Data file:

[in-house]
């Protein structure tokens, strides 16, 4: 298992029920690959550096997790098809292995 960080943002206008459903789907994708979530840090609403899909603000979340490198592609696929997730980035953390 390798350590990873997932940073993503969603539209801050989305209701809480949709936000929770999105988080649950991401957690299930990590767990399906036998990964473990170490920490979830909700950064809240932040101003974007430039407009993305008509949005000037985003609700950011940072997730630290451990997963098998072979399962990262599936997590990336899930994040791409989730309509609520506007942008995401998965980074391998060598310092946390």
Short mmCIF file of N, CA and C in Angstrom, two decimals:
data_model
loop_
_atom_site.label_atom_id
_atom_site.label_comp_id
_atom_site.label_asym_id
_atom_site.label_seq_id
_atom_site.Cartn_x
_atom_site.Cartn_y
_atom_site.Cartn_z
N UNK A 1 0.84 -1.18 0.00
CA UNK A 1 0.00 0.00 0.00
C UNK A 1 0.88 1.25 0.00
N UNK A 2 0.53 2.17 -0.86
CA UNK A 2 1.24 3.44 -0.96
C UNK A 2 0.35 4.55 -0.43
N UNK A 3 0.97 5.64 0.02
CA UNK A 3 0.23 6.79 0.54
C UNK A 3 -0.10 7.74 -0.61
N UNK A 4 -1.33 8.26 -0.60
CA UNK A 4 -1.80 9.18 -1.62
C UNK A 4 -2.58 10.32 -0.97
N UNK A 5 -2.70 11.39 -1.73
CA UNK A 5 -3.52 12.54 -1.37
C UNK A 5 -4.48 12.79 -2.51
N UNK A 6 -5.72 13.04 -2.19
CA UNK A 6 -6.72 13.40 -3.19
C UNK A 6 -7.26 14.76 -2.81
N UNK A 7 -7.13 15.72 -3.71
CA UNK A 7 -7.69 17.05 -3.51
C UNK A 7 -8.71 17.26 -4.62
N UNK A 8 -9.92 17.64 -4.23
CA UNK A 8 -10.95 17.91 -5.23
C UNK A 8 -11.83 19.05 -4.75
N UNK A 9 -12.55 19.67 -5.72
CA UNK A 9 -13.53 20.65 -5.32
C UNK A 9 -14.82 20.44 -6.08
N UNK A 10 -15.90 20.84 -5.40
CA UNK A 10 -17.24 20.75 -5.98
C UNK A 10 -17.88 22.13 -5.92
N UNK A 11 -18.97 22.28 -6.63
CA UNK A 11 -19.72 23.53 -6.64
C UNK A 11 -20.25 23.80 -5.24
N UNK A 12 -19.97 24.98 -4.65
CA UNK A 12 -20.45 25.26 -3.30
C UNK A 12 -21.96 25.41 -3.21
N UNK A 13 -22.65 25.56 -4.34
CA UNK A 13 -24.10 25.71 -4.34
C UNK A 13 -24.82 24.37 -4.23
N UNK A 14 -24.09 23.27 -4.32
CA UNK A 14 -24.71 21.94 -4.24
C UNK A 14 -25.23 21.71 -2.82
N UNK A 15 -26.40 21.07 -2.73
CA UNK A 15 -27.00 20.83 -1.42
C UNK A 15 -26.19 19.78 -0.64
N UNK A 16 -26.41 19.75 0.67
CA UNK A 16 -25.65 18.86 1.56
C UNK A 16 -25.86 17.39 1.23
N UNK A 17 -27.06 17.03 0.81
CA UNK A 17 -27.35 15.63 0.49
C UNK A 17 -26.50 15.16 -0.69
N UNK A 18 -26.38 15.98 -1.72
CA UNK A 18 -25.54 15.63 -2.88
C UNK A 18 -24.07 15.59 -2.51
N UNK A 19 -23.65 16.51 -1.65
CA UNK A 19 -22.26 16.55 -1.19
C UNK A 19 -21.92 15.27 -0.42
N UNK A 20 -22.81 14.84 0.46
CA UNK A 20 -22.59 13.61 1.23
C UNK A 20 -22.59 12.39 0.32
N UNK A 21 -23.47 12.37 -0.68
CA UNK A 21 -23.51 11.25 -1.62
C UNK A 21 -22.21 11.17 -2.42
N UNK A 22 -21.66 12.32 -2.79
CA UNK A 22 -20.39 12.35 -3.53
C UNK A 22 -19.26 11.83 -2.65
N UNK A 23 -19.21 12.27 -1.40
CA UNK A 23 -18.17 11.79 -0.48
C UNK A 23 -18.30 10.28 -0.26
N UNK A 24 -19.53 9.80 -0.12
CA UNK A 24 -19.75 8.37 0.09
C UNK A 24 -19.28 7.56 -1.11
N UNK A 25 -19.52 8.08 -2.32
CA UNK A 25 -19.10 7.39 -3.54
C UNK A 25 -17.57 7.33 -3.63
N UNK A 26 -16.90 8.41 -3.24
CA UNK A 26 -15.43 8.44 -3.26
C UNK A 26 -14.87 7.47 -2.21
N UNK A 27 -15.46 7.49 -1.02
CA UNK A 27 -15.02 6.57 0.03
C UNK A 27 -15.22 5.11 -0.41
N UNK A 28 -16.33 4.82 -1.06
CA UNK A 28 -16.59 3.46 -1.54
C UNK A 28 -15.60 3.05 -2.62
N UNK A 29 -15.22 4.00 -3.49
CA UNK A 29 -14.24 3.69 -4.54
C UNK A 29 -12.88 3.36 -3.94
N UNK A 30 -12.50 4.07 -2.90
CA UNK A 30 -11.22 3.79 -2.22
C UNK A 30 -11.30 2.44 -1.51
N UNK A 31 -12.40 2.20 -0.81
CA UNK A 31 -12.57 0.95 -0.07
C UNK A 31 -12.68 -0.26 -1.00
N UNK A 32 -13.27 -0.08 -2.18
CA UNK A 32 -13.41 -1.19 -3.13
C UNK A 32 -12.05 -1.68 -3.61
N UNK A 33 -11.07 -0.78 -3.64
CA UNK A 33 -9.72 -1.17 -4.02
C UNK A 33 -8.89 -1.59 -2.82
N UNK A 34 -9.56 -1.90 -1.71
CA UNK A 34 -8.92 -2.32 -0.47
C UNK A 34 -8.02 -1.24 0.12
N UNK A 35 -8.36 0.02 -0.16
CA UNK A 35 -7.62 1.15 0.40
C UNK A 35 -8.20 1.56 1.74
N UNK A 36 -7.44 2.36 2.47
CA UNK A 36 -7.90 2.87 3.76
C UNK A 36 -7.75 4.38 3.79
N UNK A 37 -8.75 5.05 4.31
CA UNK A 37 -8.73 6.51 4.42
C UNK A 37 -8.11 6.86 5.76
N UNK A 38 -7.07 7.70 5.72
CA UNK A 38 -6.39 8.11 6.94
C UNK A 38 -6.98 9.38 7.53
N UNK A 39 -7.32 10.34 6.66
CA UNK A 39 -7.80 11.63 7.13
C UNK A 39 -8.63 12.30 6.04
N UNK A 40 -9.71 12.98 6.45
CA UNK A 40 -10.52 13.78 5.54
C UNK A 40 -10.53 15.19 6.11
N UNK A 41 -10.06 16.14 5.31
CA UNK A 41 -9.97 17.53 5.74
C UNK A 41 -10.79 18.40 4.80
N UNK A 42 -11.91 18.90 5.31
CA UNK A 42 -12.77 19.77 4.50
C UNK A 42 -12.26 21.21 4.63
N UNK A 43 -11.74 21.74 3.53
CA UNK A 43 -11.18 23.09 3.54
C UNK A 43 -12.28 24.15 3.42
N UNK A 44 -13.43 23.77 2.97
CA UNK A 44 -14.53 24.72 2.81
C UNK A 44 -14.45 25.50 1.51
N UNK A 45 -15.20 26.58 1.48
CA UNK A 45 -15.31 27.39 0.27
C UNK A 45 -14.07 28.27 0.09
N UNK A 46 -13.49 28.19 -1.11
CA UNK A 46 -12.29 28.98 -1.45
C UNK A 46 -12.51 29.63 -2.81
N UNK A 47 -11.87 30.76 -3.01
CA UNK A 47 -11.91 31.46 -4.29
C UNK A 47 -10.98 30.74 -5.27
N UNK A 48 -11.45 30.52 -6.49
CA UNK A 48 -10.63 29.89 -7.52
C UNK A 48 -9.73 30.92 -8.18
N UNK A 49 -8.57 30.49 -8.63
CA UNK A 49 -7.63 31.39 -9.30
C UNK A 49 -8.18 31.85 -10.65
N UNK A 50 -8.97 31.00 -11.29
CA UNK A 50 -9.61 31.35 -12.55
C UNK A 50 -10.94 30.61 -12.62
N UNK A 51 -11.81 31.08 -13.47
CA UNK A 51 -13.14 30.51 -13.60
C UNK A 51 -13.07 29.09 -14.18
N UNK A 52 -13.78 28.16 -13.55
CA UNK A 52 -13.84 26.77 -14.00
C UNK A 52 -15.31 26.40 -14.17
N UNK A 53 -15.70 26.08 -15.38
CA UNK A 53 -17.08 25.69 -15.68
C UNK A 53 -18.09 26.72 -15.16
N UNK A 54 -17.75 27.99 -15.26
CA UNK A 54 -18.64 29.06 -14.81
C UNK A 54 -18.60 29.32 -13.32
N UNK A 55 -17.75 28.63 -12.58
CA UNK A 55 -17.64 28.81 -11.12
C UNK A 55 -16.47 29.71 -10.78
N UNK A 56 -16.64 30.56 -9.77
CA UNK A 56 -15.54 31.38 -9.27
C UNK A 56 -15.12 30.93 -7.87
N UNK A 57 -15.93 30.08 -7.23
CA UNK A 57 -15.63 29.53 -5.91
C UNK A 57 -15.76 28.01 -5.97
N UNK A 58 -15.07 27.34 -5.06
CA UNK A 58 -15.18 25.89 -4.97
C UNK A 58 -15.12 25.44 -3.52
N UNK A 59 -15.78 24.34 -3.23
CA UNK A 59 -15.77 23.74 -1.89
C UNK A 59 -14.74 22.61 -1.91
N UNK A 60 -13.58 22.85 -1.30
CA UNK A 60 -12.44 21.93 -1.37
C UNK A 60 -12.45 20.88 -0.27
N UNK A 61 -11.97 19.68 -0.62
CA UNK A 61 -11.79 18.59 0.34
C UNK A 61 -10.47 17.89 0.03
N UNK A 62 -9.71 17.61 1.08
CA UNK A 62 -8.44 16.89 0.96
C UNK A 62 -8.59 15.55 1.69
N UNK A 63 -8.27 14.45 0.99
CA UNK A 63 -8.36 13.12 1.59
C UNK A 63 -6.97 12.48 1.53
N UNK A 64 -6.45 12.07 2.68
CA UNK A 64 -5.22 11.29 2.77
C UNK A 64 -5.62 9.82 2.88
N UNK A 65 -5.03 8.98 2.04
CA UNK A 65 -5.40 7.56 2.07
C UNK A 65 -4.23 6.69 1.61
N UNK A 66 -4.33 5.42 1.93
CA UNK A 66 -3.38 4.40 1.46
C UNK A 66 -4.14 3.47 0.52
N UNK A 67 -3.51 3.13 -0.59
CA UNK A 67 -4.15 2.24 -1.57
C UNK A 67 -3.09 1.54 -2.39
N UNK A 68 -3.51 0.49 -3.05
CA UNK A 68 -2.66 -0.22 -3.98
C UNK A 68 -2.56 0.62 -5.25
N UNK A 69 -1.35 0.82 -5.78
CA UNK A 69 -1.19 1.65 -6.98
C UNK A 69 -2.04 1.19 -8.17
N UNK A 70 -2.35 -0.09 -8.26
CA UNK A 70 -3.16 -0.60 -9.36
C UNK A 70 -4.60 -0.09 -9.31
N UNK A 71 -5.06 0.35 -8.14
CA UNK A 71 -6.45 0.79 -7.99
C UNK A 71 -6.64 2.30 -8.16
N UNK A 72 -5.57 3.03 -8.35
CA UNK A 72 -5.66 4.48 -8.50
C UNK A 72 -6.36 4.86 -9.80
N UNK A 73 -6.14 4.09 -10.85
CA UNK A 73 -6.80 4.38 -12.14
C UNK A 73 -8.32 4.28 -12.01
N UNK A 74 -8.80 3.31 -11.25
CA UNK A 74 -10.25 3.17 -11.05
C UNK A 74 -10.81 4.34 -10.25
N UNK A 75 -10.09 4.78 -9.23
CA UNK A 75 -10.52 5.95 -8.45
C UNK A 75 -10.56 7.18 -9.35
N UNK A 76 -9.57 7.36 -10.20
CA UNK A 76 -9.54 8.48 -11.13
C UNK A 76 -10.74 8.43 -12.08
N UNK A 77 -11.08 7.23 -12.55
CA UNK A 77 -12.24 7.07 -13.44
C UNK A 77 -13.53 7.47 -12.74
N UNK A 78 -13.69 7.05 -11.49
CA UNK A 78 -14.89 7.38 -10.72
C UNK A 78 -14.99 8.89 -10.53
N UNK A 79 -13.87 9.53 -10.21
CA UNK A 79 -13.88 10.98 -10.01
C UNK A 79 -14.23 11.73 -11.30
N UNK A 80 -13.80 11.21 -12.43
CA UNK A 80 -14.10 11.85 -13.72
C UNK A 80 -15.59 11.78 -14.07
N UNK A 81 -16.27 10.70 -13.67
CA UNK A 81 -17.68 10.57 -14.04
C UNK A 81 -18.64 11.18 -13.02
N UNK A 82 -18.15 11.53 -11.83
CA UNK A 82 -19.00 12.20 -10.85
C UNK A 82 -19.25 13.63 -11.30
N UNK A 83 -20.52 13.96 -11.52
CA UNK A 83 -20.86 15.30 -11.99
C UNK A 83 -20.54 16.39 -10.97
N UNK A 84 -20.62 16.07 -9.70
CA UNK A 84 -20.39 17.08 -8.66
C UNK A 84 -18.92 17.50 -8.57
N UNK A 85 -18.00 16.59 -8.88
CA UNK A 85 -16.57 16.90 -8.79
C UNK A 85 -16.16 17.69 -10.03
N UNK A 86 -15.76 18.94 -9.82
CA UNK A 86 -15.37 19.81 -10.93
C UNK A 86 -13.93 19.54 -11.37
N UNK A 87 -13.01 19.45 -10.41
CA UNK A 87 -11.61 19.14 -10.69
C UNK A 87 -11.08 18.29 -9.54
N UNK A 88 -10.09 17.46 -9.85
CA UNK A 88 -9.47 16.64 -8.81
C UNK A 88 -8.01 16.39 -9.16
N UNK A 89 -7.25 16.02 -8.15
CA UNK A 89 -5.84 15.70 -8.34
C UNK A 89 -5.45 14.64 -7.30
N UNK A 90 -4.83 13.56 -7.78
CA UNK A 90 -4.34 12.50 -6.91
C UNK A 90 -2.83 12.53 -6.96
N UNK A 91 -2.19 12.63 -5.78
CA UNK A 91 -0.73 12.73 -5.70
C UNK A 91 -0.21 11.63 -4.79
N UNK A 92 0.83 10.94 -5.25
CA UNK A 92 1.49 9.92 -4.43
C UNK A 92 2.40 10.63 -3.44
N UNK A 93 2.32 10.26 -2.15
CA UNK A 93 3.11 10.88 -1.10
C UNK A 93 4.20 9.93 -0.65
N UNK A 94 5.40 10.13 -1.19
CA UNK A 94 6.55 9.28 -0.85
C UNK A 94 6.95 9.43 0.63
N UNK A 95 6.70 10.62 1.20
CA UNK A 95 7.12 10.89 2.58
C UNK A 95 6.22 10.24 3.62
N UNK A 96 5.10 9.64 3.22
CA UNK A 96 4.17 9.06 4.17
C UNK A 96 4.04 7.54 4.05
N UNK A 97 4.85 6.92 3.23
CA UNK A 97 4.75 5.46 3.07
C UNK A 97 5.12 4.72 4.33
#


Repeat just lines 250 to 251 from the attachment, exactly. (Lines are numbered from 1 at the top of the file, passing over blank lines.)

N UNK A 80 -13.80 11.21 -12.43
CA UNK A 80 -14.10 11.85 -13.72